Has there ever been a more flagrant attempt to deceive the Australian people than the Albanese government’s effort to force-feed the voice into our Constitution?
Aided and abetted by an army of activist advisers and cheerleaders, Anthony Albanese and Indigenous Australians Minister Linda Burney lead what can only be described as the great deception….
The gamble by Yes activists that we would not look too hard at the proposed wording and its consequences, or stand up to bullying, has manifestly failed — to the point where even some voice supporters are now coming clean.
The result: the Yes campaign is now falling apart under the weight of its internal inconsistencies, dishonesties and division. …
Yes, it comes out, the Voice will in fact be able to hold up any legislation and thus effectively gain a veto over everything:
Marcia Langton, Aboriginal activist and academic
Now, Langton admits the voice is a matter for the courts. … Asked about whether High Court challenges could be used to delay government decisions until the voice had deliberated on the matter, Langton said, “That’s a possibility … why wouldn’t we want that to be the case?”
Many curiously minded and in some instances legally trained commentators have consistently warned the voice would be able to use leverage extracted by lawsuits to gum up the processes of government, and thereby hand vast negotiating power to the voice and its supporters. We were naysaid and insulted by a phalanx of activist lawyers. Constitutional lawyer Greg Craven said “this legal fright-fest is bizarre” as he assured us that the High Court would not, for example, impose legal obligations around consultation with the voice.
The gap between then and now is remarkable and of concern. Since then, former High Court justice Kenneth Hayne admitted the voice could be the subject of litigation, but he told us to trust the courts. Then fellow former High Court justice Ian Callinan confirmed the voice could be the subject of a decade of litigation. He appeared less trusting of the courts. Now, even ardent voice supporter George Williams has admitted what he should have told us upfront. “Courts will play a role in the operation of the voice,” he said recently.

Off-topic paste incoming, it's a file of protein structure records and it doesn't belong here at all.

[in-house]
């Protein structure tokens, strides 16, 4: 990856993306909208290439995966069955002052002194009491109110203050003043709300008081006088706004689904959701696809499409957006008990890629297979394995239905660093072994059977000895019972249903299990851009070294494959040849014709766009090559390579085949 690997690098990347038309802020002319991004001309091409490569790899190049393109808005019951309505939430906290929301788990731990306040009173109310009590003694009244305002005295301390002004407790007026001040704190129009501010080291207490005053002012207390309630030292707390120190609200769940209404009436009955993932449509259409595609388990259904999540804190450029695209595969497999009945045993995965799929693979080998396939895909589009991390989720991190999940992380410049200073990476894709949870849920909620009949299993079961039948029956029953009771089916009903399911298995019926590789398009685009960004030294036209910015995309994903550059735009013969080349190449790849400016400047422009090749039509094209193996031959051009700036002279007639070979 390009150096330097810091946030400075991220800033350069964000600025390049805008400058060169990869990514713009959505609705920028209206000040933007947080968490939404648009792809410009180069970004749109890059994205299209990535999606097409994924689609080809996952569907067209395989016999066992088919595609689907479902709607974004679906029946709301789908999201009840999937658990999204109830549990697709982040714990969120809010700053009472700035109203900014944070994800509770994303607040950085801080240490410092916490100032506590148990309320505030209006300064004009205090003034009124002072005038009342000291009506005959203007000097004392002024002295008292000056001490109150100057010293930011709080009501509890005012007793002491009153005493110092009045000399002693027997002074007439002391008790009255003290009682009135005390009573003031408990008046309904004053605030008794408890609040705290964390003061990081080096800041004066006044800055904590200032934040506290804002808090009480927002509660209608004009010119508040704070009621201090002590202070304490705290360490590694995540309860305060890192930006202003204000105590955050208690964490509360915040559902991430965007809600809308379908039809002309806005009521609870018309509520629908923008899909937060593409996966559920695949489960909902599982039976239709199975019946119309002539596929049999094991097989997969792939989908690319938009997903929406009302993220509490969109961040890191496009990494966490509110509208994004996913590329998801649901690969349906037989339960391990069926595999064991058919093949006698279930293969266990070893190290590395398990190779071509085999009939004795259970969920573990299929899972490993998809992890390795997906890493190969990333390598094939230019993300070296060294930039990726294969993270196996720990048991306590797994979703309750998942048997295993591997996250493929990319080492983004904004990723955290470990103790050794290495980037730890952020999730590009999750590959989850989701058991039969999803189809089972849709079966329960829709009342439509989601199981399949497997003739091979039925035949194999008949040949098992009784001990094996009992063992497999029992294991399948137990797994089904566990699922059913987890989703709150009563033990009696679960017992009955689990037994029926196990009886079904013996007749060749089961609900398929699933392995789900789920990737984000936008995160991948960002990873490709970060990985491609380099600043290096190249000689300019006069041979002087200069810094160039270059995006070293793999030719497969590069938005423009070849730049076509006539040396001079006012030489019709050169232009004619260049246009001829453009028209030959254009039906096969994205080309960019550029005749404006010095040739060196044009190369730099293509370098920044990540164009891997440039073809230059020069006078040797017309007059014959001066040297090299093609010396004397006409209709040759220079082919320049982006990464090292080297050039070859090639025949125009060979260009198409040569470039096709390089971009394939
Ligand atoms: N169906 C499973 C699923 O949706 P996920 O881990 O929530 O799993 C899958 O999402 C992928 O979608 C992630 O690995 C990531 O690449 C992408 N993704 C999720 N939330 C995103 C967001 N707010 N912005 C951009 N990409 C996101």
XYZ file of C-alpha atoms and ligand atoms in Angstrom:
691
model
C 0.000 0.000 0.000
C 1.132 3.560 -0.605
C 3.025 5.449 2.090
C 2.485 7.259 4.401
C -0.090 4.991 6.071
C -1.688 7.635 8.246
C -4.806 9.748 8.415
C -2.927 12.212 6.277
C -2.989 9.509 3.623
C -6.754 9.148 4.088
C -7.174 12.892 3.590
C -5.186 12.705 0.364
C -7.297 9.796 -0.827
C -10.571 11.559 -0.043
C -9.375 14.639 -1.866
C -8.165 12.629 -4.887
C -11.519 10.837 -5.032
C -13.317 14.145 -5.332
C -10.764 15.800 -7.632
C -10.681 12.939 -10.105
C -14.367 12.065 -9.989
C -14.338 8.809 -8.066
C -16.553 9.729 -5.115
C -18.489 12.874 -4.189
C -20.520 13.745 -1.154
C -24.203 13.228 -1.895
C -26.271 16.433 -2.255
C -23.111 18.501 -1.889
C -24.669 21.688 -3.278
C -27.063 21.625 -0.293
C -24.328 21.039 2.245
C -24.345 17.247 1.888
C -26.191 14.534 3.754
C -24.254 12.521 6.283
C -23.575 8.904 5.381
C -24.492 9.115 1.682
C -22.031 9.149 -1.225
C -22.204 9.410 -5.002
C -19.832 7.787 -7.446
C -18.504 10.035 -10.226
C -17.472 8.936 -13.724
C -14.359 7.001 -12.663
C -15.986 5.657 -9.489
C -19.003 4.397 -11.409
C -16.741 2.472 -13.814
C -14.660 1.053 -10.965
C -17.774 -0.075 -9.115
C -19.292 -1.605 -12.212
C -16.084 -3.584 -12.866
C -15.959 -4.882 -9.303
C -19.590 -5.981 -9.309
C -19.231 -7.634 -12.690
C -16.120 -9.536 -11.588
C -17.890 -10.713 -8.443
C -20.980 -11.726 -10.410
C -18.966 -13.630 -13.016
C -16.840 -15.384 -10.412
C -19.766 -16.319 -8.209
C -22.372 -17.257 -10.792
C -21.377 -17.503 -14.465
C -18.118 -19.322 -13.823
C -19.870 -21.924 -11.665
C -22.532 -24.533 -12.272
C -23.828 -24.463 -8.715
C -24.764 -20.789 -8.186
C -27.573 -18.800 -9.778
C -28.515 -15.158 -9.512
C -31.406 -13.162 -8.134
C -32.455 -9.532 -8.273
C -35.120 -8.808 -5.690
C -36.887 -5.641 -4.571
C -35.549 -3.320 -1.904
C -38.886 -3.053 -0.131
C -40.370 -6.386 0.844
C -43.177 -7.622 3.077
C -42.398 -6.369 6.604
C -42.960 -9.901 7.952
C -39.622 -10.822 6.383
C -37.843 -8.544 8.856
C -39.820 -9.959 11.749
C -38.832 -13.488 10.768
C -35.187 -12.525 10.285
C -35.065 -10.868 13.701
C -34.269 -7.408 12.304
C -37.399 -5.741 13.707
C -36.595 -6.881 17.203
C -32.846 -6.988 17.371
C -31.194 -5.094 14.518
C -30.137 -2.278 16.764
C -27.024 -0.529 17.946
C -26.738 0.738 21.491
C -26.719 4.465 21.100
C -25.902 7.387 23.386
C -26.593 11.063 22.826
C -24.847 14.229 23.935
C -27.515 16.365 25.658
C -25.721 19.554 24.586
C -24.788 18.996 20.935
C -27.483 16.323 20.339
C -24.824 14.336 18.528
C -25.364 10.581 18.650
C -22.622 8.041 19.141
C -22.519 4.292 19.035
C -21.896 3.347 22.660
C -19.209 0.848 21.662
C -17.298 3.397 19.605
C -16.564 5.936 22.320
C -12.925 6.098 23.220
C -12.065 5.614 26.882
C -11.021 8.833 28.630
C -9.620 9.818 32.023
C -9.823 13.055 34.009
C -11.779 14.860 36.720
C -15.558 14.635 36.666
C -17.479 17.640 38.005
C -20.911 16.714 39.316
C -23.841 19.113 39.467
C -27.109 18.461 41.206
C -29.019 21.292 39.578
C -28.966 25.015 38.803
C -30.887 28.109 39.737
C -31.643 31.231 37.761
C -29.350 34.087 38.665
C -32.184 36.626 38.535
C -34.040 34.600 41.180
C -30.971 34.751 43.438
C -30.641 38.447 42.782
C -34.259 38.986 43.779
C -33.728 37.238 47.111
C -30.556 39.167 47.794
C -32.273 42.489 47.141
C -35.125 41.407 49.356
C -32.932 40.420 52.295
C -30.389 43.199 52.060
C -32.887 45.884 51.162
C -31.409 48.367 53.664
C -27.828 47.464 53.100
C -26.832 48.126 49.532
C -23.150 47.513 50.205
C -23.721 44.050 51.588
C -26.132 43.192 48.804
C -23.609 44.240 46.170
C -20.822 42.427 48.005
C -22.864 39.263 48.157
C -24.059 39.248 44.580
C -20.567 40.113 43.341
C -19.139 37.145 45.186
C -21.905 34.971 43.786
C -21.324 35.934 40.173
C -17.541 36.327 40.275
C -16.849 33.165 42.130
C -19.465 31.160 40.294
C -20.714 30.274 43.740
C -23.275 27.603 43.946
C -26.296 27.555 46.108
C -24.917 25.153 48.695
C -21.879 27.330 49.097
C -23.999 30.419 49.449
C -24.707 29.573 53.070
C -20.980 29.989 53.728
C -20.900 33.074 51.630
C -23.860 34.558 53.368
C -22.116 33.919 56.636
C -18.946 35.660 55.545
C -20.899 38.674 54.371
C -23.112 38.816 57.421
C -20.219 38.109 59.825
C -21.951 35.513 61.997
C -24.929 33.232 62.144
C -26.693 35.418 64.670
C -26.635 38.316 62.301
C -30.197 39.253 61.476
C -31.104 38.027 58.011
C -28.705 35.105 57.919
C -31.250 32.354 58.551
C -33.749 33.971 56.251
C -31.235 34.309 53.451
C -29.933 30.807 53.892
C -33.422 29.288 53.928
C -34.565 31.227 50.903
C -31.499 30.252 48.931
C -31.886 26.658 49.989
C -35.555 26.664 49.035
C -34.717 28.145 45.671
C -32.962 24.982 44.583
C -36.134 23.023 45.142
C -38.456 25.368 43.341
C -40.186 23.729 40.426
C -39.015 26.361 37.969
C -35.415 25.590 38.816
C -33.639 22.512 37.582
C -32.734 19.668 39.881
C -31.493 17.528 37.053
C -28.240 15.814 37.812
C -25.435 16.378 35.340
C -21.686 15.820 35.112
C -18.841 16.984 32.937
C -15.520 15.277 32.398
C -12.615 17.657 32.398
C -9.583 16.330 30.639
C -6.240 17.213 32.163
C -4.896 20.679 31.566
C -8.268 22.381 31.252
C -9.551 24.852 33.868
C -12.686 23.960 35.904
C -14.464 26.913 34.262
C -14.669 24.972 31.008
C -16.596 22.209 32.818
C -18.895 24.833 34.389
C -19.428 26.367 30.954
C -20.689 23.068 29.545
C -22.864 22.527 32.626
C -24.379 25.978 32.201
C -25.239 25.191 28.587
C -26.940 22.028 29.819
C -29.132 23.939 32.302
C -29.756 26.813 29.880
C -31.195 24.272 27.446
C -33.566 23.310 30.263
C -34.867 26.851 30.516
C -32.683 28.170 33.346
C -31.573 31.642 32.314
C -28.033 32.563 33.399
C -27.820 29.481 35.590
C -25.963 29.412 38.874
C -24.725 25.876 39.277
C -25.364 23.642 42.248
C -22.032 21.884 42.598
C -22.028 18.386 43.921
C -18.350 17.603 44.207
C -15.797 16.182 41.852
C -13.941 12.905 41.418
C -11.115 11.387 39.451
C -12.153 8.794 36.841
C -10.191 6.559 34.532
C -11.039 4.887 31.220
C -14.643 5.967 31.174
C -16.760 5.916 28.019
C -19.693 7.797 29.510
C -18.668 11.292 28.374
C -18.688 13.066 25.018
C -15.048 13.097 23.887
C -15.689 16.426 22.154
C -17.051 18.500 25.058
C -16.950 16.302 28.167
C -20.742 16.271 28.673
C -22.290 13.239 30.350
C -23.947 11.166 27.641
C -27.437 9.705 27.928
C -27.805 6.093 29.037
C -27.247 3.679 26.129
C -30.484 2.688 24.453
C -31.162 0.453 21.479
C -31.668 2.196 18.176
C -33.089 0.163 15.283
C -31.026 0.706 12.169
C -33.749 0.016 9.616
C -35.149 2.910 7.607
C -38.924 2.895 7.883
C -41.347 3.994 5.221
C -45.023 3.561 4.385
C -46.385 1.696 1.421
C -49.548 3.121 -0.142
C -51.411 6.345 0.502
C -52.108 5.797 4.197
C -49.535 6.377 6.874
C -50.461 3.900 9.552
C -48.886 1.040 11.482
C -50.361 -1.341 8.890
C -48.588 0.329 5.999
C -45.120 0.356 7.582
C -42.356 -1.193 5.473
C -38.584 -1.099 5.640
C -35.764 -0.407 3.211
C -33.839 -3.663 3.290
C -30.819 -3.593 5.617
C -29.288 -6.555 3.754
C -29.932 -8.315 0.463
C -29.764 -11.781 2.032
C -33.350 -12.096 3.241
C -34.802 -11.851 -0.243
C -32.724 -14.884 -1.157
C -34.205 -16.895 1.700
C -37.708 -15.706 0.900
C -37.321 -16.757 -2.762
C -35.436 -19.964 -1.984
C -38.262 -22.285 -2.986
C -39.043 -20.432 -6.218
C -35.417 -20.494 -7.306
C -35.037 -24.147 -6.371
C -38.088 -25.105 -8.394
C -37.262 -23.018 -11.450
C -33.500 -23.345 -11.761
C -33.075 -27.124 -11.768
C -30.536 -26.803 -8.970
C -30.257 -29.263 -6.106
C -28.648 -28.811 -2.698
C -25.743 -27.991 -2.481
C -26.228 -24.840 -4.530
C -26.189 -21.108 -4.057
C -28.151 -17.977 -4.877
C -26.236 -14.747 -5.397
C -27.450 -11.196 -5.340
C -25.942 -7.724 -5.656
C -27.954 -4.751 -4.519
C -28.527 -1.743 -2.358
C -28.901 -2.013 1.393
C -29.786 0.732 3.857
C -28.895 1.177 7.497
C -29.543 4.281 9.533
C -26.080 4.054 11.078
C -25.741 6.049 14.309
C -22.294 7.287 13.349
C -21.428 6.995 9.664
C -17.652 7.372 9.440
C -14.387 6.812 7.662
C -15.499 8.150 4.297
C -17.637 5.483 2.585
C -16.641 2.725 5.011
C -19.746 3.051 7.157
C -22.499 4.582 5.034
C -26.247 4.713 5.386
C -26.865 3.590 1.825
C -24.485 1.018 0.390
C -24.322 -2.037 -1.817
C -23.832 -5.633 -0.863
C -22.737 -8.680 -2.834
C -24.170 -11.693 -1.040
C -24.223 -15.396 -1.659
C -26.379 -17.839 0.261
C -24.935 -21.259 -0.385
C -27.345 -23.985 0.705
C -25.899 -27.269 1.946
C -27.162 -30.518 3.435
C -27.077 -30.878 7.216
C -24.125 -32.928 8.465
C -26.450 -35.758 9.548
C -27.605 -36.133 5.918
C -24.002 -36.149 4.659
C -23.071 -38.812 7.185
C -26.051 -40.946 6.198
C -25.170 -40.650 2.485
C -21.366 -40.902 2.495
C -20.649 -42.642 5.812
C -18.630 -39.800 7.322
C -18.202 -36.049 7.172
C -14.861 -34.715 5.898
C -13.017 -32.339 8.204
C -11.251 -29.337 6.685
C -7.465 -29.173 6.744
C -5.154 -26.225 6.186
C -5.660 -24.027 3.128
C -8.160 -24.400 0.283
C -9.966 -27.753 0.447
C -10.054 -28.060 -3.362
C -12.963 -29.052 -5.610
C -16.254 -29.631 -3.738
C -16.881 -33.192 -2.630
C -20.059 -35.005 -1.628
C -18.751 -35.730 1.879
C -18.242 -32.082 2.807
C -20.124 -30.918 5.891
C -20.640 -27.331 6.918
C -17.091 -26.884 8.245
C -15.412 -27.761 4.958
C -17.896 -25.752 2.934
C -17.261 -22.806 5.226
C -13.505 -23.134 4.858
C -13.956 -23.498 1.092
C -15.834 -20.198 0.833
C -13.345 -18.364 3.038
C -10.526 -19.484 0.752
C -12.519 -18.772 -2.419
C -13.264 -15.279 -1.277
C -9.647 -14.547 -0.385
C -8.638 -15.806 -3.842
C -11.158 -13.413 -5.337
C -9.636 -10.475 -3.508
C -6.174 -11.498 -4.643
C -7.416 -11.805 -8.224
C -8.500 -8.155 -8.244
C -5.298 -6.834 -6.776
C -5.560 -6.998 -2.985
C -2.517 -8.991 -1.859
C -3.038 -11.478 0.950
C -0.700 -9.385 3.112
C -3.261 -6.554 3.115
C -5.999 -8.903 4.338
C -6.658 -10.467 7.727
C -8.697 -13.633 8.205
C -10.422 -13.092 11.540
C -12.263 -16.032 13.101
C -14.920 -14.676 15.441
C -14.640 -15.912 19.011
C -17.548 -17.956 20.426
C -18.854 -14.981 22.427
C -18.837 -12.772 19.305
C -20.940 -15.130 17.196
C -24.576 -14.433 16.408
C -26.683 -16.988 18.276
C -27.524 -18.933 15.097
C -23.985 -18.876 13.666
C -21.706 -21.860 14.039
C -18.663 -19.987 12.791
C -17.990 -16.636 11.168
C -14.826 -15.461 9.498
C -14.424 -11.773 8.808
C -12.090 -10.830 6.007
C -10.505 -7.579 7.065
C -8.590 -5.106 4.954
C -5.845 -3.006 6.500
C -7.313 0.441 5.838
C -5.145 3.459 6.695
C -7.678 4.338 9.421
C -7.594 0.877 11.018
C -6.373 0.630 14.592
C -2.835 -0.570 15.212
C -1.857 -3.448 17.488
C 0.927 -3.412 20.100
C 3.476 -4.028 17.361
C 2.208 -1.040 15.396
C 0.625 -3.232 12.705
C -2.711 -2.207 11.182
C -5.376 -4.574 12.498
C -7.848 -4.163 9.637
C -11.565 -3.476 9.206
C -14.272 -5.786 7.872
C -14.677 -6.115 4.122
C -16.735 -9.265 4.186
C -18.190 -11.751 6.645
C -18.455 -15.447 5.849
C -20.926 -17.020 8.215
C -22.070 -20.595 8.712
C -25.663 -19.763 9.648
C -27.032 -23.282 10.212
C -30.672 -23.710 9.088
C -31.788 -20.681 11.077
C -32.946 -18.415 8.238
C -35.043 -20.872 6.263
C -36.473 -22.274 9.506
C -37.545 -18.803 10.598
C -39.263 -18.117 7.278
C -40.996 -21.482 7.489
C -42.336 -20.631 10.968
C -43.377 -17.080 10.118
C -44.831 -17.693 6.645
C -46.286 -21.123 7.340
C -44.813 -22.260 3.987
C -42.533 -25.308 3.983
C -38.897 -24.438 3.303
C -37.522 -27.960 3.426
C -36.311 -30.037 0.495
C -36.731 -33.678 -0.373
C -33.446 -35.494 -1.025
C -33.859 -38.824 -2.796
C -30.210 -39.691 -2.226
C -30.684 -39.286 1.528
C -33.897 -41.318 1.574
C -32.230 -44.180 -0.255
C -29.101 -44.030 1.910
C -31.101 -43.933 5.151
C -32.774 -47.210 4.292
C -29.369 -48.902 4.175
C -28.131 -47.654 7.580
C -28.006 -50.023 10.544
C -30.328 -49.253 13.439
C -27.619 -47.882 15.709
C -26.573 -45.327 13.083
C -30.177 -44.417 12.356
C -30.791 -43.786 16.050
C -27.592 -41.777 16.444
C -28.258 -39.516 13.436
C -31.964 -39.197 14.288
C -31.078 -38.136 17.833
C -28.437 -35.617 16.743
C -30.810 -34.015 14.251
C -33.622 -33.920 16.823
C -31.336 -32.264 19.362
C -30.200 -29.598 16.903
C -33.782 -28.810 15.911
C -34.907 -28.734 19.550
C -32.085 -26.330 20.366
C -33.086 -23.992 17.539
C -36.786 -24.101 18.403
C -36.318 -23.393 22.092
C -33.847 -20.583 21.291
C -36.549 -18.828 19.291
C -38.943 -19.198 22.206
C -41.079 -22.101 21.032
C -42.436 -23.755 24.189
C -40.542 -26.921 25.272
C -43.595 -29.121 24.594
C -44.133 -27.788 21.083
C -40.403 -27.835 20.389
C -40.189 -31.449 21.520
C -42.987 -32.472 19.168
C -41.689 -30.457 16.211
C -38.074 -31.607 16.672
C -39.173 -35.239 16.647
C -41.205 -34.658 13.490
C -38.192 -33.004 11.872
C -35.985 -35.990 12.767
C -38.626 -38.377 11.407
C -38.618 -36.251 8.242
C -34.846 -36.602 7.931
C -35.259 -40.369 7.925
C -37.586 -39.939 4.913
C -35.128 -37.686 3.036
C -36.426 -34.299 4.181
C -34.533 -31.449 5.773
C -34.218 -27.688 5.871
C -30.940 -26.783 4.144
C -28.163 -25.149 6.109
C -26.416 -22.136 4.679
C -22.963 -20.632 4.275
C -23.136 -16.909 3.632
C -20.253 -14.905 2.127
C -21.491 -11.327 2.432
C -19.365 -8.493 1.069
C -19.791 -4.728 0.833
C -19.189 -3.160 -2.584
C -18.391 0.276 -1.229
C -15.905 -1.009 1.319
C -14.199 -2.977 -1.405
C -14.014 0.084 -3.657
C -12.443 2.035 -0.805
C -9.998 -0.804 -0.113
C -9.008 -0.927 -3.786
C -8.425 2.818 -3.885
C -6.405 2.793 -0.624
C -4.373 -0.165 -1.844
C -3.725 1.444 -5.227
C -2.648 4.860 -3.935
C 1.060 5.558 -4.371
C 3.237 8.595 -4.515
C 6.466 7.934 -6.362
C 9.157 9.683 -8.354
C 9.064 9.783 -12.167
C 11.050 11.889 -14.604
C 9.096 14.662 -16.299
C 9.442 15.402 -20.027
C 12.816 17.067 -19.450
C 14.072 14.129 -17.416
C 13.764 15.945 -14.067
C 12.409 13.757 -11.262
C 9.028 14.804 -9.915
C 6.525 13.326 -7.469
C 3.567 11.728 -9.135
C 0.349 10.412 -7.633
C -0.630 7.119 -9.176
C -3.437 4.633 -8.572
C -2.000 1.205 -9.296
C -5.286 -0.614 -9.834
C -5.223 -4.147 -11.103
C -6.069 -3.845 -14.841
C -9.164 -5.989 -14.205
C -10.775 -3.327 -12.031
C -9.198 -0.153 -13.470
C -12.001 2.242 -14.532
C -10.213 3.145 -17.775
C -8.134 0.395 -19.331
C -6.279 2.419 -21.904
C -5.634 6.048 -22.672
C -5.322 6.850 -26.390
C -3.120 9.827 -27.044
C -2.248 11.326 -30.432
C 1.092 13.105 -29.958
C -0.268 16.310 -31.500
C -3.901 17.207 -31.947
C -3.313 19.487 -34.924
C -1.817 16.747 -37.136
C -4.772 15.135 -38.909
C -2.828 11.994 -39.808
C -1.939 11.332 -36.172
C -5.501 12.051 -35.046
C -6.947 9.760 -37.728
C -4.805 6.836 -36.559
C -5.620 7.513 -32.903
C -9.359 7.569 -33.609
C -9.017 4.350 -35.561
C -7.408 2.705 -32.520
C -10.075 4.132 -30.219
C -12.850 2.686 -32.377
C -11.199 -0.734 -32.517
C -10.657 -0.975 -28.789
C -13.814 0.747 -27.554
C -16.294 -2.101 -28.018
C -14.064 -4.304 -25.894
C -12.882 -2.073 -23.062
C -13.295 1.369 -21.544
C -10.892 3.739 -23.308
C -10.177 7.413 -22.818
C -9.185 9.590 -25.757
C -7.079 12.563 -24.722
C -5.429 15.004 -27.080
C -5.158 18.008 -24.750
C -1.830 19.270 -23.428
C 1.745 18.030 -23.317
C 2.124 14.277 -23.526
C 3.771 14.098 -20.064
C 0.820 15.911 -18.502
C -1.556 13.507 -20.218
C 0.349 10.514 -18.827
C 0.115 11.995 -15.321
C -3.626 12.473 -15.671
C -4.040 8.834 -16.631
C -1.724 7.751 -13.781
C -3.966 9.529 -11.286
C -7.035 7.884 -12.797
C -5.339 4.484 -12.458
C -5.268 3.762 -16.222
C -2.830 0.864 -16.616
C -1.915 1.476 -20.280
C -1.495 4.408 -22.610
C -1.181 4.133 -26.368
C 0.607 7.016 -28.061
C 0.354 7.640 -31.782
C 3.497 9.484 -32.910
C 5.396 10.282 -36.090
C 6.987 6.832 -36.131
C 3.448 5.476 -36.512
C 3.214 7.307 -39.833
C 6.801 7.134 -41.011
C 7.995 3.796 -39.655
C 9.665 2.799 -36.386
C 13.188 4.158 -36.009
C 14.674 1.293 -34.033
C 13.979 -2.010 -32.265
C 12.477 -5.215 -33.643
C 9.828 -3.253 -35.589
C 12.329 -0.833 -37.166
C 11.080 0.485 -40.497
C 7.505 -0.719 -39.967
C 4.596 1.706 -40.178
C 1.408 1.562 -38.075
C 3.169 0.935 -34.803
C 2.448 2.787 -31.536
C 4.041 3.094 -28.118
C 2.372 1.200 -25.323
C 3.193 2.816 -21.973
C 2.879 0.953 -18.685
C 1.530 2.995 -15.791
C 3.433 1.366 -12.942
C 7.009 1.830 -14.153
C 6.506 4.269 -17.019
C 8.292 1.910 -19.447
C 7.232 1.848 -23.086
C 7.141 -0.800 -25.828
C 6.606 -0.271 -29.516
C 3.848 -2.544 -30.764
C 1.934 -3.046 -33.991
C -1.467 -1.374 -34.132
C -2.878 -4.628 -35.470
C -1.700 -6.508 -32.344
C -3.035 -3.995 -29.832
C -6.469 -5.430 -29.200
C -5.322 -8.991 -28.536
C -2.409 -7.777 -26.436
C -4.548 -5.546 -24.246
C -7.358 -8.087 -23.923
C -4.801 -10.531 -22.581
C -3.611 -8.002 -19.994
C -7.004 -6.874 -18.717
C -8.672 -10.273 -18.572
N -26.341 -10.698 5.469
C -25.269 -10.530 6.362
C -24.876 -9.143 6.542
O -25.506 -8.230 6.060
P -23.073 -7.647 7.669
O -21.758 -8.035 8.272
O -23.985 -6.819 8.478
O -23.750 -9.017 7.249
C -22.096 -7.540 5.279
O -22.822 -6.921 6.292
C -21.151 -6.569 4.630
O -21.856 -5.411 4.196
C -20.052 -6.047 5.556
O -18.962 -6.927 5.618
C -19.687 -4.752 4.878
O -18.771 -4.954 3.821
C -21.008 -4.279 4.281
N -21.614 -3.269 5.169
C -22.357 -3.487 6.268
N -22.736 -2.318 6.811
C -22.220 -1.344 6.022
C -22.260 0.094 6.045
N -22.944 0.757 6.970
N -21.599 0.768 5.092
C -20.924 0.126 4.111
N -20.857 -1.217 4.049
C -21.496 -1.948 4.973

Last December, Williams wrote: “There is no requirement the voice be listened to before a decision” was made. Last week, Williams admitted: “Courts may be asked to rule on the … the consequences of a minister failing to listen when the voice has spoken.”
Other leading figures in the Constitutional Expert Group such as constitutional lawyer Davis, as well as Craven, have also recently acknowledged what was long denied or dismissed — namely that the courts will play a significant role in determining the powers, processes and functions of the voice.
Why the deception?
Why didn’t all these lawyers tell us this earlier? Why did this entirely logical consequence of a constitutionally entrenched voice have to be effectively flushed out of them? What else are they not telling us? Are they saving future surprises for us, to be revealed only if a Yes vote is successful? …
Given the sudden shifts from high-profile voice activists saying one thing last year, then another more recently, we have every reason to ask: when will the con job on the Australian people end? …
Let’s return to the fundamental problem. This is no “modest proposal” but a carefully crafted attempt to replace crown sovereignty, the sovereignty of all of us, with the co-sovereignty demanded by the Uluru statement.
Armies of activists and academic lawyers have been beavering away for years trying to find ways of inserting into our Constitution the wedge that leads to this co-sovereignty. …
It has become crystal clear that deception, dissembling and intimidation have been key to the whole campaign. Now, with significant parts of the great deception exposed, unwittingly, by these same voice activists, we are entitled to ask: what more haven’t they told us?
Lying activists? See also Truth the first casualty of Lidia Thorpe’s performative activism by Jack the Insider.